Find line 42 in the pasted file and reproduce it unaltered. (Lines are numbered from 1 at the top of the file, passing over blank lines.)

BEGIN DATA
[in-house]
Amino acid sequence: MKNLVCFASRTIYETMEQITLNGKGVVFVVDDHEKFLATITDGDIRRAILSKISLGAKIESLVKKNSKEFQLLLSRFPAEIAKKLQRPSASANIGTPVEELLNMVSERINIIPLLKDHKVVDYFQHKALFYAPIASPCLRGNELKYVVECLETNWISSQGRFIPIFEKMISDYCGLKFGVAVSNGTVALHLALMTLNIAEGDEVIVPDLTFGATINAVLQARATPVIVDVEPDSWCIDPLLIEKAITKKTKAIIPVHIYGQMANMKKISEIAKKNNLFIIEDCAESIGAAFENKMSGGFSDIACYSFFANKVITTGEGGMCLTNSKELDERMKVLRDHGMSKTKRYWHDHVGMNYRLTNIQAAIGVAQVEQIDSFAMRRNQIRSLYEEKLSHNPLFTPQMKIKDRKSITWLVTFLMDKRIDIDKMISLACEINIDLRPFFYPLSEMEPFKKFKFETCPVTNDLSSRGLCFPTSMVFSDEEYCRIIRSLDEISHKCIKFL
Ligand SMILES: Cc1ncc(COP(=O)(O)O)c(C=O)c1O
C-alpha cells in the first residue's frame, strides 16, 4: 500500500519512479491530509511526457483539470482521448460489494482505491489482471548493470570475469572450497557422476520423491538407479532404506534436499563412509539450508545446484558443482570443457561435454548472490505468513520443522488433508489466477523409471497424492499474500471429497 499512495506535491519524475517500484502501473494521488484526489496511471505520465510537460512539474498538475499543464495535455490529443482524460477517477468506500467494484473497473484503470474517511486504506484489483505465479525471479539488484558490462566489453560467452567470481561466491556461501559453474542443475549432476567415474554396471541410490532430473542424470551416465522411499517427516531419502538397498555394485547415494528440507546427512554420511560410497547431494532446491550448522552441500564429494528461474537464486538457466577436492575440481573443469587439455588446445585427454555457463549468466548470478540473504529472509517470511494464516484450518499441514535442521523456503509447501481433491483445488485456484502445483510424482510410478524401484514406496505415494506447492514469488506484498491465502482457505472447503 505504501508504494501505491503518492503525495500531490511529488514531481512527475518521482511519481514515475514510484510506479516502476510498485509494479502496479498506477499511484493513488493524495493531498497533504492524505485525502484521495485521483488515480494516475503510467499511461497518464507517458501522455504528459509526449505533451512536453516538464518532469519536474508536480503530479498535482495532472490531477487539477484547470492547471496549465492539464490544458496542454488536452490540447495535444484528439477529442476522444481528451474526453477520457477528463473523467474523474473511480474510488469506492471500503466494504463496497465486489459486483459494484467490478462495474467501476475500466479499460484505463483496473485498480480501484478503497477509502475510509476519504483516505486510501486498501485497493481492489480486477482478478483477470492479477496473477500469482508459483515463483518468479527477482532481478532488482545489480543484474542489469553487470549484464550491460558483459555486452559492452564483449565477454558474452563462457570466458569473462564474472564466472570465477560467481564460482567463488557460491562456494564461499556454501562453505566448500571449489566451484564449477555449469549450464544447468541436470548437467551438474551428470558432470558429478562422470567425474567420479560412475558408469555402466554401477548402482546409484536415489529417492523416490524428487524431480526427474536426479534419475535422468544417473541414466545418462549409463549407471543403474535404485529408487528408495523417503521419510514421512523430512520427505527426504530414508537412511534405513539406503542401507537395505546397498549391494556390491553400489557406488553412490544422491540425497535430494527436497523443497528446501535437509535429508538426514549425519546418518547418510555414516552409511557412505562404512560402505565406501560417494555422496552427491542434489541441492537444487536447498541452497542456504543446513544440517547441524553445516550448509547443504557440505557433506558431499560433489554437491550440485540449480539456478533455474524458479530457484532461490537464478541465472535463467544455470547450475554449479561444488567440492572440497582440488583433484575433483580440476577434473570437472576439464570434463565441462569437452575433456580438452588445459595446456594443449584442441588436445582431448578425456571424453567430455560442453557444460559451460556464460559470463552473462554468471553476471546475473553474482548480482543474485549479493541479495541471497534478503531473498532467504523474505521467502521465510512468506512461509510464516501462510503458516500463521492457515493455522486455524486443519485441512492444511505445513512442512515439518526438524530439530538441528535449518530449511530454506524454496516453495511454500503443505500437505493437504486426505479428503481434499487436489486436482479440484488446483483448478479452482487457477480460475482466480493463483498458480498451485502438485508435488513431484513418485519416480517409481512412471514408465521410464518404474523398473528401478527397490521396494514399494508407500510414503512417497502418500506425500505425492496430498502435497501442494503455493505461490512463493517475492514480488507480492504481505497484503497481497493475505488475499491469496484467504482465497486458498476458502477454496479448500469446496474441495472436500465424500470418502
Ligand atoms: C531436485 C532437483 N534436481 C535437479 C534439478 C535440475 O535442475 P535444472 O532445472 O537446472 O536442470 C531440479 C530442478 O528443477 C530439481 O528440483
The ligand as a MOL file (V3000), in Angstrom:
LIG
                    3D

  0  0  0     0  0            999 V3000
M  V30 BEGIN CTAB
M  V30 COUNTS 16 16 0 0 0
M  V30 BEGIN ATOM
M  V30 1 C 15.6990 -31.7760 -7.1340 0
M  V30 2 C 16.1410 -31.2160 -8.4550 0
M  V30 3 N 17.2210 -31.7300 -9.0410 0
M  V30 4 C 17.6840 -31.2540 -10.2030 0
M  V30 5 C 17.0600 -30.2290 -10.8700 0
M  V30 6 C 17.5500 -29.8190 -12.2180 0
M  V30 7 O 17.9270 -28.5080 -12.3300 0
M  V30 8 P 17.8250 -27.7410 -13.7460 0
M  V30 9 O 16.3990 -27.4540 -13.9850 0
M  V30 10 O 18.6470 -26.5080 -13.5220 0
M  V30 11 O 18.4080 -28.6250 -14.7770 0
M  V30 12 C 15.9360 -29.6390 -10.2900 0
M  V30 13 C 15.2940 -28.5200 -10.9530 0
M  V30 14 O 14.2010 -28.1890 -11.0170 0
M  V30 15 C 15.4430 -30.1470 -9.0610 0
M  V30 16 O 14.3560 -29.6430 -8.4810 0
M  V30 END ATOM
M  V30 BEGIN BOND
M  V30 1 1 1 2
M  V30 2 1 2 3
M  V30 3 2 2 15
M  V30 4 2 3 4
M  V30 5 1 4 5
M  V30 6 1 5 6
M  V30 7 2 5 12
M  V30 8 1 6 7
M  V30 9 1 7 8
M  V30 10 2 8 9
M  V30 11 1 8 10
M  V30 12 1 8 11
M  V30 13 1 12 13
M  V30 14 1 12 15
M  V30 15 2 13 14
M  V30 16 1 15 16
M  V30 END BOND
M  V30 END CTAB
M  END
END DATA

M  V30 12 1 8 11